Warsaw, 08 June 2015
How do the Poles define personal and professional development? What action do they take for development? Benefit Systems has prepared a report on the personal and professional development of Poles.
Earnings, though no longer sufficient, are still the most important
Although there is more and more research on the market on the expectations of employees towards the employers which show that the salary is not all – they expect additional benefits, for the majority of respondents the most important aspects of work are earnings (45%) and the working atmosphere (32%). These aspects are especially important for young Poles up to the age of 34. Subsequently, the respondents mentioned integrity and professionalism (28%) and convenient working hours (13%). Professional development is mentioned by only 4% of all respondents – 1% of the rural population, but 13% of the inhabitants of the largest cities. For people aged 18-24 the approach of the superiors is also very important – it is mentioned by as much as 35% of respondents in this age range, while only 12% of Poles in general believe this to be an important aspect.
The survey showed that professional development is for Poles, above all, an improvement of competence and acquiring new skills – as many as 63% respondents mentioned them, followed by promotion – 21%, and obtaining additional privileges at work – 18%. Nearly half of Poles (43%) has not taken any action for the development of skills necessary in their professional work over the last year.
Family, children, and relationship is what matters in personal life
Outside professional life, family, children, and relationship are by far the most important for Poles – they are spontaneously mentioned by 72% of respondents. Every third person also lists in this context rest, interests and hobbies, as well as health. For inhabitants of major cities and people working in companies employing more than ten (10) persons issues of family relationships and rest are particularly important. Personal development as an important aspect of non-vocational life is mentioned by 4% of the respondents, and among the youngest (up to the age 24) as many as 18%.
There is no clear definition of personal development – respondents spontaneously mention a number of definitions, and every third person in general is not able to say what personal development means for him/her. The most common definitions of personal development include learning new skills (23%), fulfilling dreams and goals (17%), or taking care of relationships with other people and taking care of the family (12%). Every third Pole has not taken any action for their personal development over the last year. The most frequently mentioned activities included sports activities, reading books, and various courses and trainings.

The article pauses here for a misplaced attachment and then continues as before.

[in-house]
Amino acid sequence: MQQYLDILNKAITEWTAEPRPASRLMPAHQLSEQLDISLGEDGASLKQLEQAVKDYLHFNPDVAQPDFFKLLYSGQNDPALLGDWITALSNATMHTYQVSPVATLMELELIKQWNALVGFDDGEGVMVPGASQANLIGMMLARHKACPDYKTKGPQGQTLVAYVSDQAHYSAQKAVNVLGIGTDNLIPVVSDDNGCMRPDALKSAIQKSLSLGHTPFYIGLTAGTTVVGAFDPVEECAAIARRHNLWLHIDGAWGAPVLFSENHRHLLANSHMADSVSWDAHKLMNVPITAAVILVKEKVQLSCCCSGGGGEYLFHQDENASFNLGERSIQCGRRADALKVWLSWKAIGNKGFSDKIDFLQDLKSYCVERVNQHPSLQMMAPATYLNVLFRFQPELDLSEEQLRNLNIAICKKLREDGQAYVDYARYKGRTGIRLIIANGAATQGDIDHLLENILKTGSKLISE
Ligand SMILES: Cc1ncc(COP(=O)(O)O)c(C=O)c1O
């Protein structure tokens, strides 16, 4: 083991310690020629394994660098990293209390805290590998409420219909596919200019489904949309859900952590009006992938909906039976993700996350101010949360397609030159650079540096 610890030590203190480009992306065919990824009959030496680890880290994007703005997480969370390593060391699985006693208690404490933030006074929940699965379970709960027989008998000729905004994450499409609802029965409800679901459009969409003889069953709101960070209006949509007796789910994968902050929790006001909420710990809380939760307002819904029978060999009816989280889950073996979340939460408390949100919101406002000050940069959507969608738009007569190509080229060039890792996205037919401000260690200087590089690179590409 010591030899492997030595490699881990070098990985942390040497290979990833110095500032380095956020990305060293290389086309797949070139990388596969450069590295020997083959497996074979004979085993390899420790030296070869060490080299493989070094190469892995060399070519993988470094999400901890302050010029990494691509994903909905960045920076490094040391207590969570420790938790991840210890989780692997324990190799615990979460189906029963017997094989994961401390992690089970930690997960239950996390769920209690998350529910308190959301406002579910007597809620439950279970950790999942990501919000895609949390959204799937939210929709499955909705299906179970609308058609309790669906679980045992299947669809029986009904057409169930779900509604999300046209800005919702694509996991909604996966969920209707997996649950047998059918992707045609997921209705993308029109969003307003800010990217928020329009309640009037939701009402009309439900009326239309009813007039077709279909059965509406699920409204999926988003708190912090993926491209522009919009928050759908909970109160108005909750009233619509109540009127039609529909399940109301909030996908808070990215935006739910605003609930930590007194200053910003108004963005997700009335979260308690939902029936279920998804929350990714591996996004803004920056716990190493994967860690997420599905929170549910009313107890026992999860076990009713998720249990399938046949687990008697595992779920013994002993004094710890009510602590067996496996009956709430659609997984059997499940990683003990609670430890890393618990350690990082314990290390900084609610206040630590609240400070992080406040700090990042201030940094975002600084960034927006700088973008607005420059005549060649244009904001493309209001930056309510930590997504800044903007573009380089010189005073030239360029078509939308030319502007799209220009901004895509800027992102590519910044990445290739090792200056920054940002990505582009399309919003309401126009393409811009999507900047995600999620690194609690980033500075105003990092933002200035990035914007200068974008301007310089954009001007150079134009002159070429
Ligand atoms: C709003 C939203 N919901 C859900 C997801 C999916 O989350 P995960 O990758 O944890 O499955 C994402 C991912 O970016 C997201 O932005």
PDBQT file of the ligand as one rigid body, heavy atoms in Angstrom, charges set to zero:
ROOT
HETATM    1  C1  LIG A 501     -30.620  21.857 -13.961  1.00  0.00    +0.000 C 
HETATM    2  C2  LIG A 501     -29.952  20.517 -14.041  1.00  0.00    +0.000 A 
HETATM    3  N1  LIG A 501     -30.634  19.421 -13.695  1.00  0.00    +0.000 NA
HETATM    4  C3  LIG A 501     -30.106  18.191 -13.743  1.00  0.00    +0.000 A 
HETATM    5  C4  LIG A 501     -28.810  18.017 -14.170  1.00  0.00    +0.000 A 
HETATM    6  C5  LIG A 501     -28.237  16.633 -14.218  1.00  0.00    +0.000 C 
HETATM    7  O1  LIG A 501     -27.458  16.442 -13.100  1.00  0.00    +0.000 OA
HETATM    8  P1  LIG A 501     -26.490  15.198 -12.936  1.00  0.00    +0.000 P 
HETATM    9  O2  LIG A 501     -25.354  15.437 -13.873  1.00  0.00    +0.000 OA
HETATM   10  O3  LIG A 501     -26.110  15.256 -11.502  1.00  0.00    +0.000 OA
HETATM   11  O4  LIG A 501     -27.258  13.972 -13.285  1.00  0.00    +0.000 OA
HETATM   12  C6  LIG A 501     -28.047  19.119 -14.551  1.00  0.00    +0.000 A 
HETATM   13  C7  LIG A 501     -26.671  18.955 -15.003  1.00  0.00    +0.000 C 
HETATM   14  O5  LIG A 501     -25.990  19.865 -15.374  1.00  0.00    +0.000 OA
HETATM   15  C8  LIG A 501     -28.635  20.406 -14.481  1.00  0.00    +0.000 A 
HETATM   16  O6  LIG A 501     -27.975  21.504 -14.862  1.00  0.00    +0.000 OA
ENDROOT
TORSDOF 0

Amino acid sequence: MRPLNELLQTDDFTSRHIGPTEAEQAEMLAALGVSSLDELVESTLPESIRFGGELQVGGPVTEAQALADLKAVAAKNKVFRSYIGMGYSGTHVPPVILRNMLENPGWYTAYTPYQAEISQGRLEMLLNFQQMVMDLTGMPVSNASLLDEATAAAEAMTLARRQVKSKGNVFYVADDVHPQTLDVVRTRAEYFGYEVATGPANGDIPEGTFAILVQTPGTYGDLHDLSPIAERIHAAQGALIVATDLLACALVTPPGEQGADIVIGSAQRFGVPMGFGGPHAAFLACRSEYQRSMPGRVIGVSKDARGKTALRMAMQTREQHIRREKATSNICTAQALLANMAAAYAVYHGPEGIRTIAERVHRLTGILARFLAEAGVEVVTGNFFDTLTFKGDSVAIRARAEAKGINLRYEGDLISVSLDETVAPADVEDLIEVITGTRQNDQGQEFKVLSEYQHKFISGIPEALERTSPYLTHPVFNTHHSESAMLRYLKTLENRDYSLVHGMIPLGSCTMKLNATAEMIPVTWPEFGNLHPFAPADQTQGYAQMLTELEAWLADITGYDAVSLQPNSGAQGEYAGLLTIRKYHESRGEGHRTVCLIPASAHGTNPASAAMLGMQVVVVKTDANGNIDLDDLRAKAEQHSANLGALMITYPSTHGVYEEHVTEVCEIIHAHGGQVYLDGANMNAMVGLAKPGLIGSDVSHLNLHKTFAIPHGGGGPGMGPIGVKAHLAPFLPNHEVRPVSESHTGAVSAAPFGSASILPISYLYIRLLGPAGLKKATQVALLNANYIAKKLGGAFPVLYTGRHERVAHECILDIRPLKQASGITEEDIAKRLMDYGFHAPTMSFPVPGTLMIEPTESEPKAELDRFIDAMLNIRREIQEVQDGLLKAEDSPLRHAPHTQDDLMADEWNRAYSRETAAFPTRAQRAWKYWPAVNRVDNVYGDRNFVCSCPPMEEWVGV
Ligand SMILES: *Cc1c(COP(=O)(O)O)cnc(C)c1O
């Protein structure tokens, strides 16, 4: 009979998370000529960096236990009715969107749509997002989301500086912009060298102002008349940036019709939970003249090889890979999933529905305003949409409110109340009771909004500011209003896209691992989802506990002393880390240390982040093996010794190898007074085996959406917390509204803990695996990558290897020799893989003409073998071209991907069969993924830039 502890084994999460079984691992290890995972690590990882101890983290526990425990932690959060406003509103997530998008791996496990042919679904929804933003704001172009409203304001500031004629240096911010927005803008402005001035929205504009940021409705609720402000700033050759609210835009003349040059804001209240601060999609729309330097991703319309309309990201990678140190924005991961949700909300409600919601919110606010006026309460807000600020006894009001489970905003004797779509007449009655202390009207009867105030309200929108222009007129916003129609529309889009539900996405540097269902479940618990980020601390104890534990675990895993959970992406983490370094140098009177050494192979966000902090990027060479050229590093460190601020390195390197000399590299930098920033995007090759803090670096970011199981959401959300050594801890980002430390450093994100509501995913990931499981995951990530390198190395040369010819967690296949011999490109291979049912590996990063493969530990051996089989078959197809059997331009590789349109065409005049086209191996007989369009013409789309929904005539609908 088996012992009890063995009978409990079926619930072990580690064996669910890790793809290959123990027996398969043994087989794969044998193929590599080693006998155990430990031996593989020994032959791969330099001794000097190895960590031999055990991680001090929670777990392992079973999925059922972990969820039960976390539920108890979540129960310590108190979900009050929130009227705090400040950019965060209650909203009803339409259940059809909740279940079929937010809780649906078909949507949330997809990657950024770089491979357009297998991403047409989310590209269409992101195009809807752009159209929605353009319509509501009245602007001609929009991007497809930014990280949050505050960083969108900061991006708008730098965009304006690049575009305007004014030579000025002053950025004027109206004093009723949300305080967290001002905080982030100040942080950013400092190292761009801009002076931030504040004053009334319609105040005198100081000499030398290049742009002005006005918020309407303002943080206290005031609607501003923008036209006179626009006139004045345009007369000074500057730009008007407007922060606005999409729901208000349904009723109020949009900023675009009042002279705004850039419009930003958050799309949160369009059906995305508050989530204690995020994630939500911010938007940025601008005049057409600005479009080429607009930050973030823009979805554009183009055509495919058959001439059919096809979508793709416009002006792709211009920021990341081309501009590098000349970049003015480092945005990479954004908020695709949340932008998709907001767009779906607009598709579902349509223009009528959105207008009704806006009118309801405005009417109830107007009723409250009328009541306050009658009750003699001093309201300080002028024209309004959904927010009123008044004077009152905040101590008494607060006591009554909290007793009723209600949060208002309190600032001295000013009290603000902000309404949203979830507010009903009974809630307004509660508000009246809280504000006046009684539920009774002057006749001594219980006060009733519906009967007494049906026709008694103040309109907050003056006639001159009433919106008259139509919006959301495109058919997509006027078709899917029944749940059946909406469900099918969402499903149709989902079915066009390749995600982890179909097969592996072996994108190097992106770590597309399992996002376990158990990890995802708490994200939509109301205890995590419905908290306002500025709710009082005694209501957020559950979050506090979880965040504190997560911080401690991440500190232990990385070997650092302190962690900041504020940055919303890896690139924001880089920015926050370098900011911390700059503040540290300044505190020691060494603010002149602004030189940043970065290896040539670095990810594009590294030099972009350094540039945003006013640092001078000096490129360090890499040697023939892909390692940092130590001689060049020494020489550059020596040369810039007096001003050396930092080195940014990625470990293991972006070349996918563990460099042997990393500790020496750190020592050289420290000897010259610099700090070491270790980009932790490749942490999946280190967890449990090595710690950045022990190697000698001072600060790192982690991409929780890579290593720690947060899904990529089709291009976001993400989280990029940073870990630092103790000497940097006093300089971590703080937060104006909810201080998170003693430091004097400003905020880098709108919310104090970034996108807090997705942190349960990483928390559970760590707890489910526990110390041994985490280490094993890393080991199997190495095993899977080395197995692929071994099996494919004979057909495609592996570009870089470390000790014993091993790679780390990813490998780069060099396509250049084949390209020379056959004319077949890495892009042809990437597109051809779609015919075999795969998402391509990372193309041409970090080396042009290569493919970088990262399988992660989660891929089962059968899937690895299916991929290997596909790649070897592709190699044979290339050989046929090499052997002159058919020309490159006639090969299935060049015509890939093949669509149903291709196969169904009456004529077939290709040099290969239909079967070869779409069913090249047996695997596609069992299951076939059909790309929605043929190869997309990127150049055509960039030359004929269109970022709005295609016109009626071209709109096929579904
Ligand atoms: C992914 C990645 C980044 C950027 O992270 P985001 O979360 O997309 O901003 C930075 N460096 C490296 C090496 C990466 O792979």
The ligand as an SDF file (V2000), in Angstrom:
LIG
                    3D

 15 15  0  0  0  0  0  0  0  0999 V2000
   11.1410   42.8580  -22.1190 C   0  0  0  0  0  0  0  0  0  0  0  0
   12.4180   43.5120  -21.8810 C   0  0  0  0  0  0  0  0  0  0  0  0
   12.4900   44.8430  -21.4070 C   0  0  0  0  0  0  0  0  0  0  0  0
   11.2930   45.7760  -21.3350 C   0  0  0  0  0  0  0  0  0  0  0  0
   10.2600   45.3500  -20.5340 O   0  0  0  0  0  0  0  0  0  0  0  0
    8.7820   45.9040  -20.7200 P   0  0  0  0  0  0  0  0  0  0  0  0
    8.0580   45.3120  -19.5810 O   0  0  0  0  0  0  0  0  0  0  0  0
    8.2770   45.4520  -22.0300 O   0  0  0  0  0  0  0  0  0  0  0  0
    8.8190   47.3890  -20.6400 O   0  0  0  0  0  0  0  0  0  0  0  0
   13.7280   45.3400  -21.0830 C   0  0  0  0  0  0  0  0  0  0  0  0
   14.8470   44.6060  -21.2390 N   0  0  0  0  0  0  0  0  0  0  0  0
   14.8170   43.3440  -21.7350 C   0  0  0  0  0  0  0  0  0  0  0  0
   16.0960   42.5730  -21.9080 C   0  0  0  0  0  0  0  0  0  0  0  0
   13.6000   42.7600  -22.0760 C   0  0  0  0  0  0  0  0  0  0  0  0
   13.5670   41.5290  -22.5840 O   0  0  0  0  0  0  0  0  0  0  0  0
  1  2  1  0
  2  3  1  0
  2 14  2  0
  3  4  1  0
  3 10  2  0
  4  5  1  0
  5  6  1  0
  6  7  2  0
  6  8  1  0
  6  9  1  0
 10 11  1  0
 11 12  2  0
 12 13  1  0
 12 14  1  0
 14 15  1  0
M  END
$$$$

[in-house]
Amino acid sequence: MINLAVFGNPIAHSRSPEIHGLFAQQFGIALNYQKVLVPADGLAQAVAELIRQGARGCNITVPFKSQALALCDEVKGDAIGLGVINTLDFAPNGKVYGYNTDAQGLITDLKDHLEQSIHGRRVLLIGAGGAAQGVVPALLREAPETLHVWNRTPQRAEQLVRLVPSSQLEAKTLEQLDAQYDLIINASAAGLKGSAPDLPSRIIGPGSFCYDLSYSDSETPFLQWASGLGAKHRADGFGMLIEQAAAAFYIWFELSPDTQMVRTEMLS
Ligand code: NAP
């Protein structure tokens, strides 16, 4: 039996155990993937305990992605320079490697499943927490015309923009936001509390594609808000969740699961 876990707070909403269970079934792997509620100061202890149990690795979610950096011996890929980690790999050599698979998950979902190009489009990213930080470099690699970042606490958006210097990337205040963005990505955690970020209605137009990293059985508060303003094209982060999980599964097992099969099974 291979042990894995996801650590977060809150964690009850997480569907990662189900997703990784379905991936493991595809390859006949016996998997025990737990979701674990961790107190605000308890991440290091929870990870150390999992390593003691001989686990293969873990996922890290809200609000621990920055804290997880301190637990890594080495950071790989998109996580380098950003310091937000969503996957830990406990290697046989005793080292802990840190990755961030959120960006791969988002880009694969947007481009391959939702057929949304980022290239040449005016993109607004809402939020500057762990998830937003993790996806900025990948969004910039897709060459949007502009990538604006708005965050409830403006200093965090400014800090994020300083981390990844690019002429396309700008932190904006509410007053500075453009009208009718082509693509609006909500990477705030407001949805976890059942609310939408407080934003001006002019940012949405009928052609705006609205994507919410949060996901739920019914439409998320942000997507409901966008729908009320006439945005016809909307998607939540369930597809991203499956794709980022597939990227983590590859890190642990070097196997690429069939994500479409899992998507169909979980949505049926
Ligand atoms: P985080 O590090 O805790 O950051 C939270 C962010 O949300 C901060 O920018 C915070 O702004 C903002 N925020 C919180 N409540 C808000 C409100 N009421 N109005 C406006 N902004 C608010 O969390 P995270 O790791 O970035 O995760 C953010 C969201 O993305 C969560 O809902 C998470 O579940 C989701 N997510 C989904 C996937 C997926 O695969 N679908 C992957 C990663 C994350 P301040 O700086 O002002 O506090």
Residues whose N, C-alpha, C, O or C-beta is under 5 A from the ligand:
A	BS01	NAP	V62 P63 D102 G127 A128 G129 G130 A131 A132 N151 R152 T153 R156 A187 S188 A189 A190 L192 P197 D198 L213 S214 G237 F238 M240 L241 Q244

What is more important – personal or professional development?
The majority of Poles admits that both these areas of development are important to them (59%), for every third of them (34%) the personal area is more important, and only 5% mentions the professional one. Family and friends are the main groups who support Poles in their development – 87% of respondents mentioned them among the most important people, with such support from the family most often mentioned by women. The main obstacles in terms of development spontaneously mentioned by the respondents are lack of money (18%) and lack of time (14%).
The vast majority of Poles admits that they develop in order to be better human beings (82%) and to be better at what they do (77%). Most are also of the opinion that development requires a lot of self-discipline (76%), but, on the other hand, they treat development as pleasure (76%). Young people are a bit more idealistic in their approach to development – they often perceive development in terms of improvement (92%), while those aged 44-59 often admit that they feel a pressure on professional development (33%), and people aged 35-44 are more often of the opinion that development requires a lot of money (39%).
Different generations – different attitudes
The labour market is being entered by the representatives of successive generations, whose approach to work, development, and life, as well as expectations, differ radically from the approach of their older colleagues. It is a big challenge for the employers and the HR departments to adapt the company's policy to the increasing diversity.
Younger generations attach more importance to such matters as the superior's approach, or convenient working hours. Working atmosphere is for them also very important. Thus, the changes introduced by the employers in their companies are not so surprising – more focus on development, working atmosphere, health of the employees, interesting and inspirational benefits, relaxation rooms or napping at work, says Izabela Pipka, Head of HR at Benefit Systems.
The “Poles and Development” survey shows that people over the age of 45 believe that the salary (38%) and integrity and professionalism (32%) are important. For the representatives of the X generation (35+) the things that count include earnings (47%), working atmosphere (36%) and integrity and professionalism (31%). The greatest differences can be observed in the approach of the youngest generation of employees. Respondents aged 18-24 appreciate most of all earnings (60%), working atmosphere (50%) and the superior's approach (35%) and aged 25-34 – earnings (46%), working atmosphere (41%) and... convenient working hours (23%).